A multitude of fascinating astronomical objects await stargazers in November’s cold crisp night sky, when it’s not cloudy of course! This includes prominent constellations such as Pegasus, Andromeda and Cassiopeia.
High on the list of celestial targets, however, is the Leonid meteor shower which will takes place from November 6-30. This spectacular shower is noted for its fast moving meteors which appear to hang in the sky for several seconds. The shower is due to peak on the 17th when around 20 meteors per hour are expected.
The Planets in November
The planets Venus, Mars, Jupiter and Saturn will also be visible throughout the month. On the 28th, Venus, Jupiter and the Moon will then appear in the sky within a 5° diameter circle, while Saturn will appear nearby towards their upper left.
November’s Prominent Constellations
The asterism known as the Great Square of Pegasus appears in the south during the evening and dominates the November night sky. The asterism represents the body of the winged horse and as such forms just a part of the overall constellation of Pegasus. The Greek mythological hero Perseus rode Pegasus on his way to freeing princess Andromeda from the clutches of the sea-monster Cetus. Andromeda was the daughter of King Cepheus and Queen Cassiopeia, and together these are the names of major constellations associated with the Perseus Constellation Family.
Pegasus appears highest in the sky from September to November. The Great Square is also a good test of a person’s eyesight as well as the general transparency of the night sky. If you can count 4+ stars within the square then it will be an good night for observing the faint galaxy known as M15. This galaxy lies 37,000 light years distant and consists of around 30,000 stars packed into a volume only 22 light years across.
The Great Square of Pegasus and the Andromeda constellation are linked. In fact, The Great Square is formed by three bright stars in the Pegasus constellation (Markab, Scheat and Algenib) and the star Alpheratz in the constellation Andromeda. Of course, the Great Andromeda Galaxy (M31) is the most spectacular to view in the constellation.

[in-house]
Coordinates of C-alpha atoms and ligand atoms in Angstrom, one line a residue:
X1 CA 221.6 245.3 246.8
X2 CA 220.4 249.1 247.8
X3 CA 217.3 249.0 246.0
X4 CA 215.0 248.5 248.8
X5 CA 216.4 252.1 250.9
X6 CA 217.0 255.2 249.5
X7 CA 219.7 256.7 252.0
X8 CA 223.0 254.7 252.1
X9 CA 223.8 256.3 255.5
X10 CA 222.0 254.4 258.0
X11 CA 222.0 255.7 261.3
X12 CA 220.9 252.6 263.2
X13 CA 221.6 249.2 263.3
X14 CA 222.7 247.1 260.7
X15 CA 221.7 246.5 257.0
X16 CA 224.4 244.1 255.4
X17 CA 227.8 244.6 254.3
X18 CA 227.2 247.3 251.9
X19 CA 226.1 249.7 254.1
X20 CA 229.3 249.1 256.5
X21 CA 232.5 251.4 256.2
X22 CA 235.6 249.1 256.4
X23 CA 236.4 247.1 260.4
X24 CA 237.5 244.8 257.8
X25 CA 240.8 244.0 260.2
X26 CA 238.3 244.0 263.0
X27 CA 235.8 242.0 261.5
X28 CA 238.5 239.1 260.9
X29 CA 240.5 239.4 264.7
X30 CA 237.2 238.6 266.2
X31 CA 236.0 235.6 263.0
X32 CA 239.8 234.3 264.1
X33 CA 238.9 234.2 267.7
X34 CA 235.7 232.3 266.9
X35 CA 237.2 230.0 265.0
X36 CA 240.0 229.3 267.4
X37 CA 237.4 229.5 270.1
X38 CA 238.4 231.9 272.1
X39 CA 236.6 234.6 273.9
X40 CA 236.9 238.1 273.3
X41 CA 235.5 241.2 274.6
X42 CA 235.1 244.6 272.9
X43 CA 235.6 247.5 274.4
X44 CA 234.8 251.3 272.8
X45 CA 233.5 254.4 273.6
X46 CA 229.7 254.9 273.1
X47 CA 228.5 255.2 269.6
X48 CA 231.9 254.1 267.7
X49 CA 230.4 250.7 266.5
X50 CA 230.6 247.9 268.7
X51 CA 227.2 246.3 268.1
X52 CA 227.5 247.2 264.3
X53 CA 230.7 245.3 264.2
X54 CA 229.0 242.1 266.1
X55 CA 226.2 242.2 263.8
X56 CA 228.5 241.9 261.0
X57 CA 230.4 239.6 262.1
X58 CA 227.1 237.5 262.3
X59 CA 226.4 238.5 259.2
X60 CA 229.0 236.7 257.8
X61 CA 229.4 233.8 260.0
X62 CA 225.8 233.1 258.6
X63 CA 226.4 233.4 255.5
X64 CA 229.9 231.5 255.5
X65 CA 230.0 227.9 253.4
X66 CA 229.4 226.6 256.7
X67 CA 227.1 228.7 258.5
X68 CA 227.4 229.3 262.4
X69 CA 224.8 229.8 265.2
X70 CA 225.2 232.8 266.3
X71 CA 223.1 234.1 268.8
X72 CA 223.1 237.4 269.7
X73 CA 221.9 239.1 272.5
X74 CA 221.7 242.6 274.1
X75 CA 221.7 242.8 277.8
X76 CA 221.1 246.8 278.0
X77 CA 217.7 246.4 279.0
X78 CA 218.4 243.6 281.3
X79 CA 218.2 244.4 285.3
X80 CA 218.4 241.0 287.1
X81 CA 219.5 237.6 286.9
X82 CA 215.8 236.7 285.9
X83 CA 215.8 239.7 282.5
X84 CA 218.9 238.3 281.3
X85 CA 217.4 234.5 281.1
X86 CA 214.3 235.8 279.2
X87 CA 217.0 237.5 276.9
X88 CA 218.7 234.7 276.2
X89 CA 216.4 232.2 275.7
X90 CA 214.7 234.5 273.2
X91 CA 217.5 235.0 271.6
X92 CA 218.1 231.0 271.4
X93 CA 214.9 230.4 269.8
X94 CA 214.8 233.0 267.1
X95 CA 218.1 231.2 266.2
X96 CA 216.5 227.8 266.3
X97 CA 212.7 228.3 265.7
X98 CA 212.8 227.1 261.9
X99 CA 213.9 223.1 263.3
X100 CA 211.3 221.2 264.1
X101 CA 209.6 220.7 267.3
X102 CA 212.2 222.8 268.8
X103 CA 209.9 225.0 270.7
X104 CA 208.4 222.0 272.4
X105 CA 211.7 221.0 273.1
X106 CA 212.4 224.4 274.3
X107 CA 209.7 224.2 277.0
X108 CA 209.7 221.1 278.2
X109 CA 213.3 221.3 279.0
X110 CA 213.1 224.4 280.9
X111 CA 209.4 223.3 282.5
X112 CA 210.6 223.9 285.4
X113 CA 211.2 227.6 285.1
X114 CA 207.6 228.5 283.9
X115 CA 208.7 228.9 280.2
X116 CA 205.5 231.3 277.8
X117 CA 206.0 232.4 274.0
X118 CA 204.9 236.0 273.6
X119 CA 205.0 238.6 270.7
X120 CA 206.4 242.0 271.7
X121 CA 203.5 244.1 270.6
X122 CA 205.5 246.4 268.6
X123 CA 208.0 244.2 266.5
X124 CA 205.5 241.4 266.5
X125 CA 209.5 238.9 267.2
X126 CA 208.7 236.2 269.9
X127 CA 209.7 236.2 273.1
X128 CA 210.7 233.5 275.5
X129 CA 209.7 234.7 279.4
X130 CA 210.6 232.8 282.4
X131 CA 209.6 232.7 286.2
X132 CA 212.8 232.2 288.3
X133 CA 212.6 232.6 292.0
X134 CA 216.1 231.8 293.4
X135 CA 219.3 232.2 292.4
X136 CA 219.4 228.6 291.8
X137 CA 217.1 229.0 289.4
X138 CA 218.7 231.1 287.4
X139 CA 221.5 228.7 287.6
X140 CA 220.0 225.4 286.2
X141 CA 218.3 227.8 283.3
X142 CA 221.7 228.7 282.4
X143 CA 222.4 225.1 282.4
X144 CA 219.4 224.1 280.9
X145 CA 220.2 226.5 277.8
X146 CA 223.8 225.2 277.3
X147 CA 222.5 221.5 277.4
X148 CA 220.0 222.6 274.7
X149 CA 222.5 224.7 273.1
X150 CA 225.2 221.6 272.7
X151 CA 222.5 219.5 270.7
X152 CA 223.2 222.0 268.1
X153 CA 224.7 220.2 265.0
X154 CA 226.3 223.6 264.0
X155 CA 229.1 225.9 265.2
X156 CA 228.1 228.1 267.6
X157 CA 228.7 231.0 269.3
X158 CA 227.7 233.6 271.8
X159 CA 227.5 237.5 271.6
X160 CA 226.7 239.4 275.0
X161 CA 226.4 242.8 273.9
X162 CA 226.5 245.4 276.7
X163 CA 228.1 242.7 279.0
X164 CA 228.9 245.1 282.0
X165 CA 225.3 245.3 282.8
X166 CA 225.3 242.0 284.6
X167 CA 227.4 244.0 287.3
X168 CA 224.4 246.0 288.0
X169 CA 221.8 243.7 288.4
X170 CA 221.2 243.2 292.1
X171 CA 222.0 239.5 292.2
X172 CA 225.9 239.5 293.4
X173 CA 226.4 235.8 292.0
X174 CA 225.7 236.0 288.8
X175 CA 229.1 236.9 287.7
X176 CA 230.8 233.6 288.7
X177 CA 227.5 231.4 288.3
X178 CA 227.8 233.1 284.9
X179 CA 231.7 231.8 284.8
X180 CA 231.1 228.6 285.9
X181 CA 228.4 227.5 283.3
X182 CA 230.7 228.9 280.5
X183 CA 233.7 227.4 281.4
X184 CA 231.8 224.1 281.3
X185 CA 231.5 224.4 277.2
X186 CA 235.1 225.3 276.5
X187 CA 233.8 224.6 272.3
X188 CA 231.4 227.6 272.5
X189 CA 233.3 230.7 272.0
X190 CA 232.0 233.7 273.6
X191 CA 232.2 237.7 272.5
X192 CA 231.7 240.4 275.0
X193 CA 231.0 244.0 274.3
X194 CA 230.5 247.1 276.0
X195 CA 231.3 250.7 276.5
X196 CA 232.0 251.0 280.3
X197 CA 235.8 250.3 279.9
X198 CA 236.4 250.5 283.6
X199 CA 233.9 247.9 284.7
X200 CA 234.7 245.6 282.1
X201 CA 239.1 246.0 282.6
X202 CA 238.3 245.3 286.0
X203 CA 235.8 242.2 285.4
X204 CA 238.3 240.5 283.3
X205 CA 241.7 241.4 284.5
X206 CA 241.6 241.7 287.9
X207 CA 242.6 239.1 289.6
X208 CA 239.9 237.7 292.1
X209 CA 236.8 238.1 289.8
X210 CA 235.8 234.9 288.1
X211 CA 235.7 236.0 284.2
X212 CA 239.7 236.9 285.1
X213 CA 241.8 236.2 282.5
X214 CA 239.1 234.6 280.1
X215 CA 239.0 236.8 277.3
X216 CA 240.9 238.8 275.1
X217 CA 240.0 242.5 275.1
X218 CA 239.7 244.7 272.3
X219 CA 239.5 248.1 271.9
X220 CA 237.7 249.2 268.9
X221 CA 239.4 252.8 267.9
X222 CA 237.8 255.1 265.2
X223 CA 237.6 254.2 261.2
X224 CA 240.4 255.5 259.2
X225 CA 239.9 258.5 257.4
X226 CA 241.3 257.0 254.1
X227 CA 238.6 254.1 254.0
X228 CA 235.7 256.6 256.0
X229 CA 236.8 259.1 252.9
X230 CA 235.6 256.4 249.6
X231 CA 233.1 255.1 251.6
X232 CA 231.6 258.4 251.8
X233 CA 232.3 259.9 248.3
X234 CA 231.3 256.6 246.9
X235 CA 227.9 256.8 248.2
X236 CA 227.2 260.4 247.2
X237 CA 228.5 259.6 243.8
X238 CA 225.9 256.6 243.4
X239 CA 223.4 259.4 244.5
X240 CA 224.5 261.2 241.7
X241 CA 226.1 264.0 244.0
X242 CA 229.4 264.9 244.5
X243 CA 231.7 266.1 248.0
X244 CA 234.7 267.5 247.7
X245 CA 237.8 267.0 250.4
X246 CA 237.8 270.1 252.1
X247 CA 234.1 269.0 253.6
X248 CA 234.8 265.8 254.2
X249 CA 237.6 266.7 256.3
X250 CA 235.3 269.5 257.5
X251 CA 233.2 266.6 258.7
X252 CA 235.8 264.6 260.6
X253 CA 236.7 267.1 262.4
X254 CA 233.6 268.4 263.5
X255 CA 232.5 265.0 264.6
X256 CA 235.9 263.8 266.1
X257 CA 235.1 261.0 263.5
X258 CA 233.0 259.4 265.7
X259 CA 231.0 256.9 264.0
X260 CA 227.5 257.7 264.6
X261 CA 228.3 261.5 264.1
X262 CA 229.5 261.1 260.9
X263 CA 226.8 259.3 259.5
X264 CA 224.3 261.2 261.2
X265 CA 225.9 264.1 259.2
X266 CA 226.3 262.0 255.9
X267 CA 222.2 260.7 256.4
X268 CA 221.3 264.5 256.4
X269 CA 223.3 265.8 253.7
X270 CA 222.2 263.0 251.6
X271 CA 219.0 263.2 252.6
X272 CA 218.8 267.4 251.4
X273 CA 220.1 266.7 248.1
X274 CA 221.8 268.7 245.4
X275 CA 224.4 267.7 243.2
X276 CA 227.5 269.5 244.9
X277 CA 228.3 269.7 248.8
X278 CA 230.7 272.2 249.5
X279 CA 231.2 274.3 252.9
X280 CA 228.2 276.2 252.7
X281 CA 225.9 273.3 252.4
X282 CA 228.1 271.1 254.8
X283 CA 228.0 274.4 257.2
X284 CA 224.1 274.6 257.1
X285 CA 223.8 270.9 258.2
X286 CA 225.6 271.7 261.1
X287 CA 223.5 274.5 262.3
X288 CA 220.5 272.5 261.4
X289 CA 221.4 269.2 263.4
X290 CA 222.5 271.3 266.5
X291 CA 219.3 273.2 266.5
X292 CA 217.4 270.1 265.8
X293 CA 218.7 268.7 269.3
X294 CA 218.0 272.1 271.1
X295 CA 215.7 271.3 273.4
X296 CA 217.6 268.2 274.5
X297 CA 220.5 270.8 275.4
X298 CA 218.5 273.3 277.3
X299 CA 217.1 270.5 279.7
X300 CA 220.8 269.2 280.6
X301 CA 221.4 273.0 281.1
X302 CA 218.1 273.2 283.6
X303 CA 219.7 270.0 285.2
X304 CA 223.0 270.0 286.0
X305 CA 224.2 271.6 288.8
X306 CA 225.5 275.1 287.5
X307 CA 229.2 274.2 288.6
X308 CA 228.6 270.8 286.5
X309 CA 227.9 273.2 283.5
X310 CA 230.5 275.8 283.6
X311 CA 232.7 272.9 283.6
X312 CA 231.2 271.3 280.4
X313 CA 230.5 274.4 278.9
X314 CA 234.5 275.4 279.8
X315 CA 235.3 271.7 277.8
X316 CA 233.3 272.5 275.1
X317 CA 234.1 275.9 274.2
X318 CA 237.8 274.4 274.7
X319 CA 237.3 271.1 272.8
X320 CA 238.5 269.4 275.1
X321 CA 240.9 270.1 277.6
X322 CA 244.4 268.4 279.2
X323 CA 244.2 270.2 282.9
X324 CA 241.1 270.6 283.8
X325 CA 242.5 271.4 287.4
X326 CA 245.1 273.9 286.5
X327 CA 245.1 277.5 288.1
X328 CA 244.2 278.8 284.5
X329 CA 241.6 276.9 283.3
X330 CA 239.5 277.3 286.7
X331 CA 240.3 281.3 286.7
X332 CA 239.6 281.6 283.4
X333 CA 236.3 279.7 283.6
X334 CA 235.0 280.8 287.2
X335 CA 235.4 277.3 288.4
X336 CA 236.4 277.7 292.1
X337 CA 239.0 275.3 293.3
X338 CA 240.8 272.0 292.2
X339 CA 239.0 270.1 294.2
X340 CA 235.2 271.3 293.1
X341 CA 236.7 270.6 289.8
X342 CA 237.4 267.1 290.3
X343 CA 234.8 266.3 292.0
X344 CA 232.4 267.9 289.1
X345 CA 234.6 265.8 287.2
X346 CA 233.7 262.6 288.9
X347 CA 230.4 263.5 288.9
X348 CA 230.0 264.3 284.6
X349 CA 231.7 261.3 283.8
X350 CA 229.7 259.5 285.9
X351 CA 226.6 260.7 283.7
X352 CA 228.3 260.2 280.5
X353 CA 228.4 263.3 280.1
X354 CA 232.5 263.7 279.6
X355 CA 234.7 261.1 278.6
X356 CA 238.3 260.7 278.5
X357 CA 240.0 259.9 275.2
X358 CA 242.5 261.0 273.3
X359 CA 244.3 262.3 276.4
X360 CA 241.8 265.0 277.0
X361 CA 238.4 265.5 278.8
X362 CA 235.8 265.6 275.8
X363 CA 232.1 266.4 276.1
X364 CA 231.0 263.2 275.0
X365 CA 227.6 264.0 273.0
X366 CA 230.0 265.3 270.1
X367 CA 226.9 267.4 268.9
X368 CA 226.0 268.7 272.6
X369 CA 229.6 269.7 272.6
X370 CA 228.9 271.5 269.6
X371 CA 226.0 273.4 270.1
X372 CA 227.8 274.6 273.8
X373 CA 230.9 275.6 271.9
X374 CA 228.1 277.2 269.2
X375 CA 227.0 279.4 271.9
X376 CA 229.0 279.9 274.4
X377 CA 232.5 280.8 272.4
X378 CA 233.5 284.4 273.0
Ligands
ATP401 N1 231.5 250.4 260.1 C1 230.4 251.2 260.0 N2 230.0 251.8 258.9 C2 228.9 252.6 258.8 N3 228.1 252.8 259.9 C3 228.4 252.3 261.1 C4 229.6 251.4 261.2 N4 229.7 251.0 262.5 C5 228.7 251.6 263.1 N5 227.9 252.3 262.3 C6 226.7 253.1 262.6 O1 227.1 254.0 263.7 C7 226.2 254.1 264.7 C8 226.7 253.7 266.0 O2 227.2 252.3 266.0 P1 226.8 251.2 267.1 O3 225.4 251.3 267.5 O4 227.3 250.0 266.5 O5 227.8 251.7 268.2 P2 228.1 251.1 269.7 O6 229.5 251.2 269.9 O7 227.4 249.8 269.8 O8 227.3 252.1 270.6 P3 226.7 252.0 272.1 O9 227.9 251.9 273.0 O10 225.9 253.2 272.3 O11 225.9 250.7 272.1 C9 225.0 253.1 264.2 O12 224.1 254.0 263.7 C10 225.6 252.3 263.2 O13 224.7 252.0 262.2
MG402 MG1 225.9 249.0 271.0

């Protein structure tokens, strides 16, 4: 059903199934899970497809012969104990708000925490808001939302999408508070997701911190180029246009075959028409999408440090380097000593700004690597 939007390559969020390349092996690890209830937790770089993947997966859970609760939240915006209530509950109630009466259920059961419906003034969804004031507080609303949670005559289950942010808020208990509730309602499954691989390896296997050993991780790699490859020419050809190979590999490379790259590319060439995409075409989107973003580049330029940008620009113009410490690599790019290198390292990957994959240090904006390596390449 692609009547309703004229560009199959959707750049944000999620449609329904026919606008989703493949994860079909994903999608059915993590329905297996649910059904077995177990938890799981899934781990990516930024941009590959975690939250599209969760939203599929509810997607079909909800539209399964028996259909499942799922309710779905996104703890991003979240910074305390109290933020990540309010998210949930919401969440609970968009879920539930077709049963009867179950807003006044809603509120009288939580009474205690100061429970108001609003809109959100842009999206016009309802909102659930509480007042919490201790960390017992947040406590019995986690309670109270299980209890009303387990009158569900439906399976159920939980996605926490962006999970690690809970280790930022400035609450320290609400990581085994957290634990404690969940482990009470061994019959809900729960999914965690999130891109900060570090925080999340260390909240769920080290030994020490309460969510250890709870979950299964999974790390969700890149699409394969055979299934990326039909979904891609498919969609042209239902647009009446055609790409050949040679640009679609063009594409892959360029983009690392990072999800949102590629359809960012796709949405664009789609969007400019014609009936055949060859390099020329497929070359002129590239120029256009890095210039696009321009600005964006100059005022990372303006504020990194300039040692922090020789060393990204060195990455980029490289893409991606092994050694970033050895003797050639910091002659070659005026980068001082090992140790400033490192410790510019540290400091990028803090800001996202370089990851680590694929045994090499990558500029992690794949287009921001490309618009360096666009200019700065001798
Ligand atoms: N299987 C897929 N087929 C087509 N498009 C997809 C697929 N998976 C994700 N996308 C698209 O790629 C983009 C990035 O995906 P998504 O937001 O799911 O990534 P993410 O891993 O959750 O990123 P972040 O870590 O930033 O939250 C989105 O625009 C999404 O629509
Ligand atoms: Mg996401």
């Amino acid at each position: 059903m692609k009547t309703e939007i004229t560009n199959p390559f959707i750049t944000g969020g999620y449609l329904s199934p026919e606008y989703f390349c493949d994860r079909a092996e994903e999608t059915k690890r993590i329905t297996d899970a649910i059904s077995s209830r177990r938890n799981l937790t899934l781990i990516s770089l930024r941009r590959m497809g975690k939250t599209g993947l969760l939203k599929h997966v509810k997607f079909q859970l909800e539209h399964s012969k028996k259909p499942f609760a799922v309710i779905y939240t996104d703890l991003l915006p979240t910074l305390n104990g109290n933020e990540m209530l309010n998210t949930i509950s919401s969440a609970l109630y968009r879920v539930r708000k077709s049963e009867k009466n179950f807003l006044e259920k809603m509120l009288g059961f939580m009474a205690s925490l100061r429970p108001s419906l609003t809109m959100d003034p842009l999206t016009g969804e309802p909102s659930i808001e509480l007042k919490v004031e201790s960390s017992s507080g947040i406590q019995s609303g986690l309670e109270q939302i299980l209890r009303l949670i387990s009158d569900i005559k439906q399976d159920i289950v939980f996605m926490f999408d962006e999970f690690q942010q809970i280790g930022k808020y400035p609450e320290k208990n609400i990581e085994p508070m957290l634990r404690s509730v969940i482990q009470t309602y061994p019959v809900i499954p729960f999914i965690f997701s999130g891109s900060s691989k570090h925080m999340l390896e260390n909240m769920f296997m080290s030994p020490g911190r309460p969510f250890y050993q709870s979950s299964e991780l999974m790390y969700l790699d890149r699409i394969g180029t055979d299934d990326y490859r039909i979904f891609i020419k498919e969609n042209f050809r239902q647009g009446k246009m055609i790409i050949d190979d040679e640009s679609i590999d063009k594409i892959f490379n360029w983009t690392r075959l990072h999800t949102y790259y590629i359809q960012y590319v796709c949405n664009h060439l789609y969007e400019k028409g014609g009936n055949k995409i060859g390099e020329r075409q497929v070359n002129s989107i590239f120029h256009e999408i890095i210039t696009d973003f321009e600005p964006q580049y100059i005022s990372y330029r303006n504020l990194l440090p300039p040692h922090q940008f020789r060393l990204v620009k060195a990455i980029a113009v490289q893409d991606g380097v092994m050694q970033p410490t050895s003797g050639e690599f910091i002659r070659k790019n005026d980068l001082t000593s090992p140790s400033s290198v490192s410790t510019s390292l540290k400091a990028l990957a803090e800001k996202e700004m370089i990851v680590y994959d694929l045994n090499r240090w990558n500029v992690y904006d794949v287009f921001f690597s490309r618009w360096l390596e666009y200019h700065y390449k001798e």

The Andromeda Galaxy is around 2.5 million light years away, and is the most distant object that can be see with the naked eye. Interestingly, M31 is around six times bigger than our moon as we see it in the night sky, with a pair of 7×50 binoculars helping to resolve the distant galaxy on a clear night.
Leonid Meteor Shower
In the U.K. Guy Fawkes Night, also known as Bonfire Night or Firework Night, is held on 5 November. Interestingly enough, the following day will herald the start of a celestial fireworks show called the Leonids. This is one of the most spectacular showers of the year, and while it takes place from November 6-30th, its peak date is November 17/18.
In order to be considered a meteor storm the Leonids would have to produce around 1,000 meteors per hour. The Leonids have managed to do this several times in history, most notably a couple of centuries ago during the Great Leonids Meteor Storm of 1833 when terrified spectators witnessed more than 100,000 meteors per hour. More Leonid meteor storms took place in 1866, 1867 and more recently in 1966 and 2001. This year, however, the annual celestial spectacle is expected to produce 15-20 meteors, which needless to say will be a much more subtle affair altogether. Look for the showers radiant in Leo, a magnificent looking constellation that closely resembles the lion it depicts.